If Joe Donnelly stood as Indiana's Democratic Party standard-bearer in the Nov. 6 general election, the 1 million-plus votes he won would appear to represent the party's strength in Indiana. But the 45 percent share of the vote the U.S. senator captured in his failed re-election bid isn't reflected in the lopsided victory Indiana Republicans racked up in congressional and legislative races.
At the federal level, the GOP maintained 78 percent control of Indiana's congressional delegation. At the state level, Republicans will control 80 percent of the Indiana Senate seats; 67 percent of the House seats.
Indiana Republicans field strong candidates and raise impressive amounts of money, but there's no discounting the powerful tool they used in drawing their own electoral districts in 2011. An Associated Press analysis last year used a mathematical tool, the “efficiency gap,” to show how Indiana's legislative districts are drawn to favor Republicans.
In four other states, voters approved redistricting reform ballot measures this month. Colorado and Michigan passed initiatives to give the authority to draw districts to independent commissions. Votes in support of Proposition 4 in Utah, which would do the same, had the lead as ballots continue to be counted there. Ohio voters in May approved use of an independent redistricting commission to end gerrymandering.
Indiana is among the 24 states that do not allow voters to directly cast ballots on legislative measures. But a grassroots effort – the Indiana Coalition for Independent Redistricting – is again pushing for lawmakers to take steps to end gerrymandering, calling on Hoosiers to petition Gov. Eric Holcomb and seek redistricting reform resolutions in their respective city and county councils and commissions.
All IN for Democracy, the coalition's campaign effort, supports a citizen-led commission to draw state and federal legislative districts after each decennial census. The commission would be charged with drawing districts that are substantially equal in population and contiguous. They would have to comply with the U.S. Voting Rights Act and, when possible, not divide communities of interest.
The maps would require affirmative recommendation by at least six members of the nine-member panel and would be subject to legislative approval, to comply with constitutional requirements. The goal, however, is to limit the partisan advantage the controlling party now holds and encourage representation that looks more like Indiana as a whole.
Andrew Downs, director of the Mike Downs Center for Indiana Politics at Purdue University Fort Wayne, said one explanation for Indiana's current imbalance, captured by the efficiency gap measure, is that we choose to live near people with similar views.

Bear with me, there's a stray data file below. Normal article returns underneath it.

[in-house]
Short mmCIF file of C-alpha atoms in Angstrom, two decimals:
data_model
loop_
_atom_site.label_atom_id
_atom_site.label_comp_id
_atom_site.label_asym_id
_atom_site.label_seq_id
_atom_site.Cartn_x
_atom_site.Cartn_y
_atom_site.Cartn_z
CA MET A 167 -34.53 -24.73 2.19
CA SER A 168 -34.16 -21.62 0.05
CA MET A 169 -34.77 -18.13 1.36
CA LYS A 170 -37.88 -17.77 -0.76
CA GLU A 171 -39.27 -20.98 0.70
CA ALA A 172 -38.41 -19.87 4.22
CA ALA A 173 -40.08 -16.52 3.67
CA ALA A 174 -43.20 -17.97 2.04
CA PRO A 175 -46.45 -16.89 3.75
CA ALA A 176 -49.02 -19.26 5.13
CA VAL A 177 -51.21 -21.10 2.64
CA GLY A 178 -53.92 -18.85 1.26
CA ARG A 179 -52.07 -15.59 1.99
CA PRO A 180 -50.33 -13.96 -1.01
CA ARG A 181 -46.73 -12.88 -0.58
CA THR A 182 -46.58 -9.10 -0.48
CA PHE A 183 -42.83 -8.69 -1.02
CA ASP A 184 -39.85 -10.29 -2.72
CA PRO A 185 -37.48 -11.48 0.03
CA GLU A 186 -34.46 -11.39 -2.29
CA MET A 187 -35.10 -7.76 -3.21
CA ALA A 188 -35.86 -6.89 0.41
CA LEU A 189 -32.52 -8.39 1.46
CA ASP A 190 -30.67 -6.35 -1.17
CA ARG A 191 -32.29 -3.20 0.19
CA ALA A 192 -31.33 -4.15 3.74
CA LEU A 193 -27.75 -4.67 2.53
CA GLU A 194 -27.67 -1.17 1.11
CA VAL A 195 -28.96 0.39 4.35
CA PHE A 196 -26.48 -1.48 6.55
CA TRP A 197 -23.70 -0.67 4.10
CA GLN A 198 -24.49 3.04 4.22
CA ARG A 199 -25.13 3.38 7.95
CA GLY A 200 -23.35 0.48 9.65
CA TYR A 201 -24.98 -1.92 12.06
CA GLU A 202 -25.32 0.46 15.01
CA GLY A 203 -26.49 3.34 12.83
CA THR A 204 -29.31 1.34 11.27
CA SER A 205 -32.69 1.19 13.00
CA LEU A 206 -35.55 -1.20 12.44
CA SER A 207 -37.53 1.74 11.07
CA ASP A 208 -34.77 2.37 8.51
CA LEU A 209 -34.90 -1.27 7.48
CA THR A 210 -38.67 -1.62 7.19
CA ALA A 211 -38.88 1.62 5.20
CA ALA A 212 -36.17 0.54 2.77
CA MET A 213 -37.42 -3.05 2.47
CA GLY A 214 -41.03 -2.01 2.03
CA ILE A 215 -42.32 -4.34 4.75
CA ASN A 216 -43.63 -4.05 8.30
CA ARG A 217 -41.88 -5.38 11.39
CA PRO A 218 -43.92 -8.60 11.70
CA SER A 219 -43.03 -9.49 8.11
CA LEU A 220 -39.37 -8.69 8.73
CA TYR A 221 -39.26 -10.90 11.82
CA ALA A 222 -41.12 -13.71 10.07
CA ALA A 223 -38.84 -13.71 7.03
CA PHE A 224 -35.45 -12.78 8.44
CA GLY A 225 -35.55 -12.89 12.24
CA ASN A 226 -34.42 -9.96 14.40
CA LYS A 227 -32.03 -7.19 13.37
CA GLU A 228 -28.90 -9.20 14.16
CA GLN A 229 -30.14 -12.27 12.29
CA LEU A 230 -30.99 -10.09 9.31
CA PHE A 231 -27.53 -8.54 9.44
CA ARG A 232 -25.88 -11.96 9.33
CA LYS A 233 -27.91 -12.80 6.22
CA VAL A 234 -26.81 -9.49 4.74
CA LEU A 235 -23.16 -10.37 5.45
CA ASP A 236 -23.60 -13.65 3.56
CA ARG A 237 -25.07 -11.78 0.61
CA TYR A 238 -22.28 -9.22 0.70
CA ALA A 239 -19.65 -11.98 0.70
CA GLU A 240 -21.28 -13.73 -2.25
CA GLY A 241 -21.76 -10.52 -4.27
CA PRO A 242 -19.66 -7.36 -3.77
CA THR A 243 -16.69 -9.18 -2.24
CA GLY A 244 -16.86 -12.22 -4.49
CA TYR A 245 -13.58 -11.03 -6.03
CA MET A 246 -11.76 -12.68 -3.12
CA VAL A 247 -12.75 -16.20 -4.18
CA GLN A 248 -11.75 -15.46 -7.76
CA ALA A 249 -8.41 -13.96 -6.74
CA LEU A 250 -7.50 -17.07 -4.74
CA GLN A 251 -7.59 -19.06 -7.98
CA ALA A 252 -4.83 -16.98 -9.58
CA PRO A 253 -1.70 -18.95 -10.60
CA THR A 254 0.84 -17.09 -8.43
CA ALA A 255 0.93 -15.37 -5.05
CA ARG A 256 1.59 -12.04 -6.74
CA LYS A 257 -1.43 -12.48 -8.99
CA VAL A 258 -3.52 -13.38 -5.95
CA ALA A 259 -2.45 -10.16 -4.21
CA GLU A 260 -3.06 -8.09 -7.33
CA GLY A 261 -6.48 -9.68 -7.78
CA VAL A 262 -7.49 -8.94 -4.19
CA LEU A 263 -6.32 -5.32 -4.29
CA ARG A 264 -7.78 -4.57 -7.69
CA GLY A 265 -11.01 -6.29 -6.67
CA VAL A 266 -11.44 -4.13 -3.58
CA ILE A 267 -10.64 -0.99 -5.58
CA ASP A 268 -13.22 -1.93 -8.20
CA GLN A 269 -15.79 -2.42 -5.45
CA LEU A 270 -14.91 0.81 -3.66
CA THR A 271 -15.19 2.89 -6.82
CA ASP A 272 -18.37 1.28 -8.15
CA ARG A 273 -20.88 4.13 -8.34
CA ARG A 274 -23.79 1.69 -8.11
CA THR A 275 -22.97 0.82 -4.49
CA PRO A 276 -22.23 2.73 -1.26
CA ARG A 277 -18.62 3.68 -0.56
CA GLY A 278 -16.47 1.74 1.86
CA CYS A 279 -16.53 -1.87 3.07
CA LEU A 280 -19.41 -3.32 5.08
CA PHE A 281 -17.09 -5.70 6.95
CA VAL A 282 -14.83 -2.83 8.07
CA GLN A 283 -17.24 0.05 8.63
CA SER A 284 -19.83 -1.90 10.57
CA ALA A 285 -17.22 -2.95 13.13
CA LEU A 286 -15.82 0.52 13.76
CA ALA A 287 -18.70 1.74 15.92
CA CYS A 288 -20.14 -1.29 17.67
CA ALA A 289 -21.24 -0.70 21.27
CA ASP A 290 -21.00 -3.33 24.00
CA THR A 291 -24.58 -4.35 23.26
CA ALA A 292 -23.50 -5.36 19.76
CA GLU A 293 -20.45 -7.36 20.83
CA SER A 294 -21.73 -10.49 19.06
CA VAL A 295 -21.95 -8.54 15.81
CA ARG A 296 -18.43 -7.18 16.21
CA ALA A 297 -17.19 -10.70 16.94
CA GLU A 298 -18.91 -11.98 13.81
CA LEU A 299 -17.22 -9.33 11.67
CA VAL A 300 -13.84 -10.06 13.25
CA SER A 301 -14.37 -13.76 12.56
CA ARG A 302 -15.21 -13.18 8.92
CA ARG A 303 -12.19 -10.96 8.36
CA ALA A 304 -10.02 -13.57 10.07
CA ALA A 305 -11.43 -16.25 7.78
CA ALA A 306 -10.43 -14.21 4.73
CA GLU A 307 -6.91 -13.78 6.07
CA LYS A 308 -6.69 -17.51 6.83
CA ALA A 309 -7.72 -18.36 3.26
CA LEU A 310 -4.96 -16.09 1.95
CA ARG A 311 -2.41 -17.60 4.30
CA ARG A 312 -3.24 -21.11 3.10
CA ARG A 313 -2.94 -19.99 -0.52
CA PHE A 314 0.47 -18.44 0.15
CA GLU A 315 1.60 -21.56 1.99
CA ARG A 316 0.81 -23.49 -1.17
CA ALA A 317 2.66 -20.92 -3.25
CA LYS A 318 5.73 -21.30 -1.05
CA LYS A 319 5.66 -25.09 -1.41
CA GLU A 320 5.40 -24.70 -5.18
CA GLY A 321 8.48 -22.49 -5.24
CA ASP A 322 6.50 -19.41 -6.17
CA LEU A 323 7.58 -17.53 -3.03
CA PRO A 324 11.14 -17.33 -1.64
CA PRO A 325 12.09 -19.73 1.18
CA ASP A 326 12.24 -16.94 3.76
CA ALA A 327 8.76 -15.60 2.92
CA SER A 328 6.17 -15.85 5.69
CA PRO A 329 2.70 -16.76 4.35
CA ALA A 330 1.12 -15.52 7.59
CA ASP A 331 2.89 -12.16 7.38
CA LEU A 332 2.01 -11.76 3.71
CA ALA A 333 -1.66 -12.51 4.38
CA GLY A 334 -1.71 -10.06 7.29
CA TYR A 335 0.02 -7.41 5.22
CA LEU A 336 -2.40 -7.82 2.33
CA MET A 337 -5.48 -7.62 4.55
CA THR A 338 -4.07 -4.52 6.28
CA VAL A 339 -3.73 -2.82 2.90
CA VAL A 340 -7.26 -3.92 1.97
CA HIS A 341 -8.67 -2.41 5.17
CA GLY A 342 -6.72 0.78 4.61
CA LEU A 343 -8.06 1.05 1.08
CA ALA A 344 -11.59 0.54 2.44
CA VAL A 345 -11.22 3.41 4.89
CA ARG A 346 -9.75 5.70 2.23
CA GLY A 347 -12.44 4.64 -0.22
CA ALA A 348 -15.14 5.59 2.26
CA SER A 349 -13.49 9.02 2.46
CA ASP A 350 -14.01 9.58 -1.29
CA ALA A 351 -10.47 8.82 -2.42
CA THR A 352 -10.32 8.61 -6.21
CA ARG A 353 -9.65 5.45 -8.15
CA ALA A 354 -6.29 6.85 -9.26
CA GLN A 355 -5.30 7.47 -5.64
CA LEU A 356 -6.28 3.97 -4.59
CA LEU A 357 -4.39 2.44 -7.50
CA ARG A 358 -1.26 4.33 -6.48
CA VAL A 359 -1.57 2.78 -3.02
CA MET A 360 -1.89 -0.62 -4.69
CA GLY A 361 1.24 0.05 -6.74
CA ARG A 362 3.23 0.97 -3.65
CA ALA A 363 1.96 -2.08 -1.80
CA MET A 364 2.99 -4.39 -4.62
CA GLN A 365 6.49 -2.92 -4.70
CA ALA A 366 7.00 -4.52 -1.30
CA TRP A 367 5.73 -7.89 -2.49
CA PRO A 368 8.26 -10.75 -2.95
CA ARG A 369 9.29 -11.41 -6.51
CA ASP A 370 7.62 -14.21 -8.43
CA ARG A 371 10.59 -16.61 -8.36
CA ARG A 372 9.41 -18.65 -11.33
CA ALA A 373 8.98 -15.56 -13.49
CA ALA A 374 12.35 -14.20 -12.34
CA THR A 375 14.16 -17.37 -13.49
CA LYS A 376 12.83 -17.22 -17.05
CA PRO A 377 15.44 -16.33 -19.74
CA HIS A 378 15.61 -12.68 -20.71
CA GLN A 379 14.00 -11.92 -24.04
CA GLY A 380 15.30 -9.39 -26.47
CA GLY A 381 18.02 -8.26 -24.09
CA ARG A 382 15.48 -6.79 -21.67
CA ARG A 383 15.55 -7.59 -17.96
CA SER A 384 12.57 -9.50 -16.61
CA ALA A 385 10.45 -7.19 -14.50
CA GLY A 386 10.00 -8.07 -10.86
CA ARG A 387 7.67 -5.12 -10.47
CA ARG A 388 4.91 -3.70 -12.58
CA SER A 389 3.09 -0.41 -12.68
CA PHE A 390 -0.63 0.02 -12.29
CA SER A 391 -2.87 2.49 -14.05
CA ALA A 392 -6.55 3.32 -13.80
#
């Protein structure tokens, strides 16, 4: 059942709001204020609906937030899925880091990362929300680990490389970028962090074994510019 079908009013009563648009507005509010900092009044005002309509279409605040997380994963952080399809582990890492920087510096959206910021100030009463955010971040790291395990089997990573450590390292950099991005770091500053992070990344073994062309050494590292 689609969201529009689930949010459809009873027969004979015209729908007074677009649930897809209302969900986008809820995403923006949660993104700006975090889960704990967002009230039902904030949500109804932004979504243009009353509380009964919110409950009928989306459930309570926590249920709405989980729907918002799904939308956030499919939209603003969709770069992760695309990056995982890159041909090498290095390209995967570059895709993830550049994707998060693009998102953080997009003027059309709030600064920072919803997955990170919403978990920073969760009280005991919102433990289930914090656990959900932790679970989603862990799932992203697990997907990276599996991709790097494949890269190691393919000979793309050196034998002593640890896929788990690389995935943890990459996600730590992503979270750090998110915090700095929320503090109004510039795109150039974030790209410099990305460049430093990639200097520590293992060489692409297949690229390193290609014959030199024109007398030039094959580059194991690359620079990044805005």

“It could be that, yes, we have segregated ourselves by ideology,” he said. “Having said that, there's something to be said for the efficiency scores. In fact, the Republicans made the argument before the last redistricting that they were underrepresented in some elections in terms of seats won, based on percentage of votes (the GOP won). Now, I believe the Democrats have made the exact same argument. If that's the case, they all seem to agree that there's a need for our number of elected officials to – if not match perfectly – to certainly be within a standard deviation or so of matching the percentage of votes throughout the entire state won by those individuals.”
Downs is not optimistic the changes to reform the redistricting process will happen next year, in a long legislative session where the biennial budget will dominate the agenda.
But a redistricting reform bill would not be making its first appearance before the General Assembly. Legislative leaders voiced support for reform in 2017 and 2018, but Rep. Milo Smith, a Columbus Republican, single-handedly killed legislation in his House Elections and Apportionment Committee. Smith did not seek re-election this year. If legislative leaders are serious about electoral reform, they can make sure a bill to establish an independent redistricting commission advances.
Former Indiana Congresswoman Jill Long Thompson, who writes about women's electoral gains at the national level on Page 14A, was the last Democrat to represent northeast Indiana in the U.S. House.
“Indiana has trended very much to the Republican Party,” said Long Thompson, who won the GOP-leaning 4th District seat in a special election after Sen. Dan Quayle became vice president and Congressman Dan Coats won his Senate seat. Long Thompson won re-election in 1990 and '92, but lost to Republican Mark Souder in 1994's Republican wave. Now a visiting professor at Indiana University, she contends that redistricting has changed the state's electoral landscape.
“Clearly, the congressional district lines as well as legislative lines have been drawn in a way that favor Republicans,” she said, noting the same tactics were used in Maryland to elect Democrats. “That is counter to good government.”
Good government should not be a partisan issue. Legislators can and should approve reform in the next session, in advance of redistricting in 2021.